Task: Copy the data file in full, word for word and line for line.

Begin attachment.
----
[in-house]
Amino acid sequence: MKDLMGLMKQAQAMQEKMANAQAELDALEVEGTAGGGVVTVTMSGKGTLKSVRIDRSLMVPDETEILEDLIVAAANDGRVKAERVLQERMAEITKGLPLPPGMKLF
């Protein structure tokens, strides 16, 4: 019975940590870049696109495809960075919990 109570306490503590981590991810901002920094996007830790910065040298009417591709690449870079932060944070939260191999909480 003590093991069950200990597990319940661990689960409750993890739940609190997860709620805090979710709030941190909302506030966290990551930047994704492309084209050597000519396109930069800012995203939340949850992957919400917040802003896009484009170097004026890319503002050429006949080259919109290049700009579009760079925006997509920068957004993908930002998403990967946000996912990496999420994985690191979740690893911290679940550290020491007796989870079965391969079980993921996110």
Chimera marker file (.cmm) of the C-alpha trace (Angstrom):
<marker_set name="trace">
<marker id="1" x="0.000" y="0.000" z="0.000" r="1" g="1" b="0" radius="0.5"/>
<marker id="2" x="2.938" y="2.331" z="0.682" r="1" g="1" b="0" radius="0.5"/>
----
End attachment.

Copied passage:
[in-house]
Amino acid sequence: MKDLMGLMKQAQAMQEKMANAQAELDALEVEGTAGGGVVTVTMSGKGTLKSVRIDRSLMVPDETEILEDLIVAAANDGRVKAERVLQERMAEITKGLPLPPGMKLF
């Protein structure tokens, strides 16, 4: 019975940590870049696109495809960075919990 109570306490503590981590991810901002920094996007830790910065040298009417591709690449870079932060944070939260191999909480 003590093991069950200990597990319940661990689960409750993890739940609190997860709620805090979710709030941190909302506030966290990551930047994704492309084209050597000519396109930069800012995203939340949850992957919400917040802003896009484009170097004026890319503002050429006949080259919109290049700009579009760079925006997509920068957004993908930002998403990967946000996912990496999420994985690191979740690893911290679940550290020491007796989870079965391969079980993921996110």
Chimera marker file (.cmm) of the C-alpha trace (Angstrom):
<marker_set name="trace">
<marker id="1" x="0.000" y="0.000" z="0.000" r="1" g="1" b="0" radius="0.5"/>
<marker id="2" x="2.938" y="2.331" z="0.682" r="1" g="1" b="0" radius="0.5"/>